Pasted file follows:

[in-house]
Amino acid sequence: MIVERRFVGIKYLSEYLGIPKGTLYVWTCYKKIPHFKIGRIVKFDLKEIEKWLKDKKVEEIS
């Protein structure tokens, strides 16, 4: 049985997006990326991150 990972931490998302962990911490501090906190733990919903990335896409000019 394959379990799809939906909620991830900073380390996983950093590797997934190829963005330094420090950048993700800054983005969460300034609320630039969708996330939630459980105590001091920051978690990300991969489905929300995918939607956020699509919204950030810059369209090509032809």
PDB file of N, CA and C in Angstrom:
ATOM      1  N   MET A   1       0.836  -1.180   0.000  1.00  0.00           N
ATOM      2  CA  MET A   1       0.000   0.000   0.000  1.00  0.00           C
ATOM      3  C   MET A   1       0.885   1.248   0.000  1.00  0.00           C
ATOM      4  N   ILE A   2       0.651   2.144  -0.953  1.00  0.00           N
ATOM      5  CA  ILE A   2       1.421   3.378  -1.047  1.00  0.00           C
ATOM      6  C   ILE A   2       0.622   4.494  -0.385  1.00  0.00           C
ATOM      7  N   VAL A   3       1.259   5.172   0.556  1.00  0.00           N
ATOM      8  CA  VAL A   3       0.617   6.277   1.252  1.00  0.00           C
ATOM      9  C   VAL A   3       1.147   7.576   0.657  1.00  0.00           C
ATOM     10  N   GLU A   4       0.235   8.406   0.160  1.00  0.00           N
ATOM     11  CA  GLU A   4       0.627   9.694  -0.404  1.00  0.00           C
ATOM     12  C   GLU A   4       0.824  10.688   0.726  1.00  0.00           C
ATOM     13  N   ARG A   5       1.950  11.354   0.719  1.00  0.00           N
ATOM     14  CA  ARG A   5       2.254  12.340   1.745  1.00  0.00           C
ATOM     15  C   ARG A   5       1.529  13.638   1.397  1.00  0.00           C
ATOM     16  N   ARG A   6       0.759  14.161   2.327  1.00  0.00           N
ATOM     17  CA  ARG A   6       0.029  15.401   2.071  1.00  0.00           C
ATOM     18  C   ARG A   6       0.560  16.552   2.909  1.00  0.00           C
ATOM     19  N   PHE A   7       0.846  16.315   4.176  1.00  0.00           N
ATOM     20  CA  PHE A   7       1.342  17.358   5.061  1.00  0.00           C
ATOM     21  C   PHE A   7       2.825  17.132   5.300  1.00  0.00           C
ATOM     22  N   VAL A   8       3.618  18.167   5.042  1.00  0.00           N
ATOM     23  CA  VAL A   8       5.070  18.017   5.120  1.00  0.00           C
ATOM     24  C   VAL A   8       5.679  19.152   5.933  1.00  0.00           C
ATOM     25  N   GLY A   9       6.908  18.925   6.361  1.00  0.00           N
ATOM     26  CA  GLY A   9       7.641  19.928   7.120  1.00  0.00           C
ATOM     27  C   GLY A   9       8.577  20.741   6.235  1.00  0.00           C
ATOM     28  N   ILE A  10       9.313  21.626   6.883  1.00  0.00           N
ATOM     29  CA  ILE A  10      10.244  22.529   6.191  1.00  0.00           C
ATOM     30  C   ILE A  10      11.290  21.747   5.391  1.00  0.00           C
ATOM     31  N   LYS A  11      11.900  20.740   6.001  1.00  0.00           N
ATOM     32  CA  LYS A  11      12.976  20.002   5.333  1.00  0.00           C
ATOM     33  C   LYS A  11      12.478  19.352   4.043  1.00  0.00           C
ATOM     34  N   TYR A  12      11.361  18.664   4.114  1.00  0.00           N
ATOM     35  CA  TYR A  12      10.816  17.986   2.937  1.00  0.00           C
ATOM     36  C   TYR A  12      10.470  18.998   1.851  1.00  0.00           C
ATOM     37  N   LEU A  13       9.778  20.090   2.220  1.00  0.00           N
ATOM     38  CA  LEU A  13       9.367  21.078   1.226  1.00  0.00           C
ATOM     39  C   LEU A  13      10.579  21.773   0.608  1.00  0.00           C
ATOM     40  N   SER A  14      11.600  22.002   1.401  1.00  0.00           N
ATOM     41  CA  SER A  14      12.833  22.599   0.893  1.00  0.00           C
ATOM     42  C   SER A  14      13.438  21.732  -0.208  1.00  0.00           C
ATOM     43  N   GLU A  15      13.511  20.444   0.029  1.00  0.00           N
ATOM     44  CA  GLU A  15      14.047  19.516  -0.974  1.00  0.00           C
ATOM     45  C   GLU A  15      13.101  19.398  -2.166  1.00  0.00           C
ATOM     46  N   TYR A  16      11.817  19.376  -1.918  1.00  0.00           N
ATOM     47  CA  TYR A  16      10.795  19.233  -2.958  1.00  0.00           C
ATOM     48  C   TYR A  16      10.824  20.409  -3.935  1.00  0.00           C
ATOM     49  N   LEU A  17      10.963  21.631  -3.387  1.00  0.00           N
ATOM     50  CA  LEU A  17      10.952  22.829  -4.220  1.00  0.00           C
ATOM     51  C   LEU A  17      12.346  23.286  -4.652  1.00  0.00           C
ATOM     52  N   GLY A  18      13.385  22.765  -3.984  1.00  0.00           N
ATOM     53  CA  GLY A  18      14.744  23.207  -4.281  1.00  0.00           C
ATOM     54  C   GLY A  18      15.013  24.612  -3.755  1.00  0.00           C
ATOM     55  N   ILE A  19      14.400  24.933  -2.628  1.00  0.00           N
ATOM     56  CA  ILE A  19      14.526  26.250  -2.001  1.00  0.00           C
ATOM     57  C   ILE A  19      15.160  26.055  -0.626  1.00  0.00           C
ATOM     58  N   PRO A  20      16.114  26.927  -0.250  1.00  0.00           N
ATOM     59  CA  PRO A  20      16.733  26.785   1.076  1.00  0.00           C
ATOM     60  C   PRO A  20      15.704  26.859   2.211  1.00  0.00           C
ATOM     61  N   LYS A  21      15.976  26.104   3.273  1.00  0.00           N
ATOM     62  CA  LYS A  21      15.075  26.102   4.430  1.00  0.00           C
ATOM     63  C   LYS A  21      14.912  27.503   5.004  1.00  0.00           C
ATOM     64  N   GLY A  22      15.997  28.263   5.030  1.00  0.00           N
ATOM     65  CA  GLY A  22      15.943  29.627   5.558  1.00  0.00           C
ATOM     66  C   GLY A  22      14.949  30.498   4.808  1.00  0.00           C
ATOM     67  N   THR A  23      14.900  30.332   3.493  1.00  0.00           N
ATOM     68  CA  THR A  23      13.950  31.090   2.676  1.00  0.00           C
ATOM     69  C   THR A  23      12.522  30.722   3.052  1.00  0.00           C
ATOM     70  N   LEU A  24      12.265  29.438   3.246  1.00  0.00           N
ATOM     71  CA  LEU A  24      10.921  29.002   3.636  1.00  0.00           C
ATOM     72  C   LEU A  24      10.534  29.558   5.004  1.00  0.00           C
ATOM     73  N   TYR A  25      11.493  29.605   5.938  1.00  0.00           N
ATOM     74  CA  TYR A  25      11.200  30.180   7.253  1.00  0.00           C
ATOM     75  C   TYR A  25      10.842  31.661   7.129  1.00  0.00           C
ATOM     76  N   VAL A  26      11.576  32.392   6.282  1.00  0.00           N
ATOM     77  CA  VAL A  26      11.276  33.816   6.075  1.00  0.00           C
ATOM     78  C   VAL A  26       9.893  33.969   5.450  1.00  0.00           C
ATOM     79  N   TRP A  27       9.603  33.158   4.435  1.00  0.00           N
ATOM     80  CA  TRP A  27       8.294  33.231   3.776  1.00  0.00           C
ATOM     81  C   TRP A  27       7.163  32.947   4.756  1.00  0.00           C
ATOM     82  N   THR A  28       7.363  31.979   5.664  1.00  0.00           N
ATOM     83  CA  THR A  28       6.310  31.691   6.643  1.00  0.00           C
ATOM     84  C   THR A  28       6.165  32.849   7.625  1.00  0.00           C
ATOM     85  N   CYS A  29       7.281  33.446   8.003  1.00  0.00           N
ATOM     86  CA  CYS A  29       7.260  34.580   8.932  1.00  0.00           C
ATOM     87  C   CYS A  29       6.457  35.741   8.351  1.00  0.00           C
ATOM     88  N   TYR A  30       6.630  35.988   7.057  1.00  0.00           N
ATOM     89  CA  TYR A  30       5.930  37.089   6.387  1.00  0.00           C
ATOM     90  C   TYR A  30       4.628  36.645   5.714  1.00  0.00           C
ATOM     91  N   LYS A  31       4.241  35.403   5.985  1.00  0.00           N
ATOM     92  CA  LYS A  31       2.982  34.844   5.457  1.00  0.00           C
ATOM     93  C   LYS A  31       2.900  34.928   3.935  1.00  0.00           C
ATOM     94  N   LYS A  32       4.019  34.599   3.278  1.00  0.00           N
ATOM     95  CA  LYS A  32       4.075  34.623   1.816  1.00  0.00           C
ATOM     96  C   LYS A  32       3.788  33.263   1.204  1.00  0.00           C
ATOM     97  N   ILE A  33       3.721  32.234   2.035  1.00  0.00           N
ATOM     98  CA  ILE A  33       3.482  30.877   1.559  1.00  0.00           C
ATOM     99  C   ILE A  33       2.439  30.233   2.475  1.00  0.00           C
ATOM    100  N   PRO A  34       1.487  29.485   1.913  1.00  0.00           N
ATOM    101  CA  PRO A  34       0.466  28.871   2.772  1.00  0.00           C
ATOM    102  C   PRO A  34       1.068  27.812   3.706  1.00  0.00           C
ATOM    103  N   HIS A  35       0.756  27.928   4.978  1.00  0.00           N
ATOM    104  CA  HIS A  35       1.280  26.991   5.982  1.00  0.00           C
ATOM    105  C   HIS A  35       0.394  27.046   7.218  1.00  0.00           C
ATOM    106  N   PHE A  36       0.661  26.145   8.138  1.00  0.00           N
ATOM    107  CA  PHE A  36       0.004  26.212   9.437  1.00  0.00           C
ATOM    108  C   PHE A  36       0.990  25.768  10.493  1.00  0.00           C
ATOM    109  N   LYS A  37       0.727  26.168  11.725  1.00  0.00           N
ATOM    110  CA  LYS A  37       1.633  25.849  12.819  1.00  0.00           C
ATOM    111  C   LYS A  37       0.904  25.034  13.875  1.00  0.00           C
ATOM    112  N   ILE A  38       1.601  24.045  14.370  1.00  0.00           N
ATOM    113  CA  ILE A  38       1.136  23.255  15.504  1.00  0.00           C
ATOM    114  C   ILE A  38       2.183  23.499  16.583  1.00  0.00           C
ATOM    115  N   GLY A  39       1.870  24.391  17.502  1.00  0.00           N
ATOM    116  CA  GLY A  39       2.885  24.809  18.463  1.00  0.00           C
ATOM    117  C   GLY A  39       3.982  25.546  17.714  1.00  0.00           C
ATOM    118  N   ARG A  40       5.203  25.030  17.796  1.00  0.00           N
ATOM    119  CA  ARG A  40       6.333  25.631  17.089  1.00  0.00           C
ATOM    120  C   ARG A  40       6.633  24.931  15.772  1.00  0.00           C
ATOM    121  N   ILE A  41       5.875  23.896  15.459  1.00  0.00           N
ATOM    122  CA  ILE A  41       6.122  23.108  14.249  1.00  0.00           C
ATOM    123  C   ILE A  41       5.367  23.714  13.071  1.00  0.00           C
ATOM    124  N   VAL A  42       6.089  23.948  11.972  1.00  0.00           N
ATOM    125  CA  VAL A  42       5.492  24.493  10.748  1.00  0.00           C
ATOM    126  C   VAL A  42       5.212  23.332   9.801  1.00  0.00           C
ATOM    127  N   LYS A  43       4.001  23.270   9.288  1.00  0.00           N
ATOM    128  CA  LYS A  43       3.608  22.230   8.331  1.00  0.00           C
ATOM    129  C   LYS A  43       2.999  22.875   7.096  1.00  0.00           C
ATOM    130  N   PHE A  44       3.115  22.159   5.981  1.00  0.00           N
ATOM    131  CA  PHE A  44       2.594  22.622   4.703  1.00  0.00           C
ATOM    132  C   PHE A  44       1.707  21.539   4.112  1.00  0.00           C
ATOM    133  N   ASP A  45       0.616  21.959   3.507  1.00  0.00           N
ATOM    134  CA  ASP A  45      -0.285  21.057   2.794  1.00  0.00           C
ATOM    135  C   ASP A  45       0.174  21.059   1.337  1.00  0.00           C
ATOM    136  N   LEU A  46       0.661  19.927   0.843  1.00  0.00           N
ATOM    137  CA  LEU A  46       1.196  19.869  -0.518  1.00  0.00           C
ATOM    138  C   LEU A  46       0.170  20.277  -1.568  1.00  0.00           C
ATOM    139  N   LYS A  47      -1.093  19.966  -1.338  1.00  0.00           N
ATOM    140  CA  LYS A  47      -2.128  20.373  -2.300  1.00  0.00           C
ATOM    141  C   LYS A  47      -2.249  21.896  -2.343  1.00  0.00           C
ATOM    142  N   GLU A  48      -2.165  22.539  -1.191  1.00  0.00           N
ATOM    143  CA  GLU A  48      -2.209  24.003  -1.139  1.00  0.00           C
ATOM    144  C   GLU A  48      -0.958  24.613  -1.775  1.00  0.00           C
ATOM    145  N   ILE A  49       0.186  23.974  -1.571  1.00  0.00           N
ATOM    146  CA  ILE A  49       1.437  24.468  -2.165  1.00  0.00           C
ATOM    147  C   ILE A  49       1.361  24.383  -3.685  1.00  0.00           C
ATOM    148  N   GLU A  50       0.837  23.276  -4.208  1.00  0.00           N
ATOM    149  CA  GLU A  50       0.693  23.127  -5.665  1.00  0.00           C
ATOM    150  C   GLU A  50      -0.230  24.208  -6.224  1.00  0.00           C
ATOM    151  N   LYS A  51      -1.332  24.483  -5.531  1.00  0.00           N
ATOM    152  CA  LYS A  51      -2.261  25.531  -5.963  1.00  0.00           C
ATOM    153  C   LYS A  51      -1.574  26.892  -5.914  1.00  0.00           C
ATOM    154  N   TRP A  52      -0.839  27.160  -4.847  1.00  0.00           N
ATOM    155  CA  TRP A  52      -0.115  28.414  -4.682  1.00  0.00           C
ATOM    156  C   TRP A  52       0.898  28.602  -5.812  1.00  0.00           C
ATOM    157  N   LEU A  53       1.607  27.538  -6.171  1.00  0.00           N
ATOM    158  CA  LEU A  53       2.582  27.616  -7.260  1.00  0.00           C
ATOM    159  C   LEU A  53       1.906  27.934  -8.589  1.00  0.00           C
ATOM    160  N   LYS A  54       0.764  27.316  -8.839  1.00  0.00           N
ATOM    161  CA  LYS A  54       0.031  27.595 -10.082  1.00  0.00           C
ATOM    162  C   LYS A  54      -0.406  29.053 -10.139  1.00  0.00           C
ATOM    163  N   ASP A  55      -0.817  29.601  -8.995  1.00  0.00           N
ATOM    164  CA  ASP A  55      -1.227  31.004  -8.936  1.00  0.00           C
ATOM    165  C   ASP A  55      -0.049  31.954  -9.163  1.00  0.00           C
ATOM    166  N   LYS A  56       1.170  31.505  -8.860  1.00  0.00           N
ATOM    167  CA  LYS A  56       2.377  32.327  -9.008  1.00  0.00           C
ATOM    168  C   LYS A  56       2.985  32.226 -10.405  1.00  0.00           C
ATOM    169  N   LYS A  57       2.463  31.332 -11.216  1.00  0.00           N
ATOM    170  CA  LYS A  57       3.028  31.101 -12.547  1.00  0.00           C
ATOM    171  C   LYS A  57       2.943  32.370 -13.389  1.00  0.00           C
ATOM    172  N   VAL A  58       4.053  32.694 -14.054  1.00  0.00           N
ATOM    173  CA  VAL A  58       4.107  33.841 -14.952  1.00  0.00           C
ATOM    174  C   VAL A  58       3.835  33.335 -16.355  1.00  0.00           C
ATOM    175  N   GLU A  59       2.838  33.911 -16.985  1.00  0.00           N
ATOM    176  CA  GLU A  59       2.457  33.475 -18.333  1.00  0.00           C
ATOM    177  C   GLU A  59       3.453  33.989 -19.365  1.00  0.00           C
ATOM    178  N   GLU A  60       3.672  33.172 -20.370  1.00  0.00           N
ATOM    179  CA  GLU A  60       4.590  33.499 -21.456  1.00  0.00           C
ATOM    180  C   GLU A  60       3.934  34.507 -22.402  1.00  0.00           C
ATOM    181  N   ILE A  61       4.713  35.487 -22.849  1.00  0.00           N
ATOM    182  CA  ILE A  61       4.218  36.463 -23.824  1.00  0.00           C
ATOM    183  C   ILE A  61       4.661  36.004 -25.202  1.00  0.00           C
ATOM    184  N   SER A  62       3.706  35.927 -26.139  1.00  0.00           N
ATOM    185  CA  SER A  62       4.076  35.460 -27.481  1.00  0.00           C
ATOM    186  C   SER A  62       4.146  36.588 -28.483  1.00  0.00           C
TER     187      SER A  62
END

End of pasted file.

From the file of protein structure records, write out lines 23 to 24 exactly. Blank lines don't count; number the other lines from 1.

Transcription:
ATOM     19  N   PHE A   7       0.846  16.315   4.176  1.00  0.00           N
ATOM     20  CA  PHE A   7       1.342  17.358   5.061  1.00  0.00           C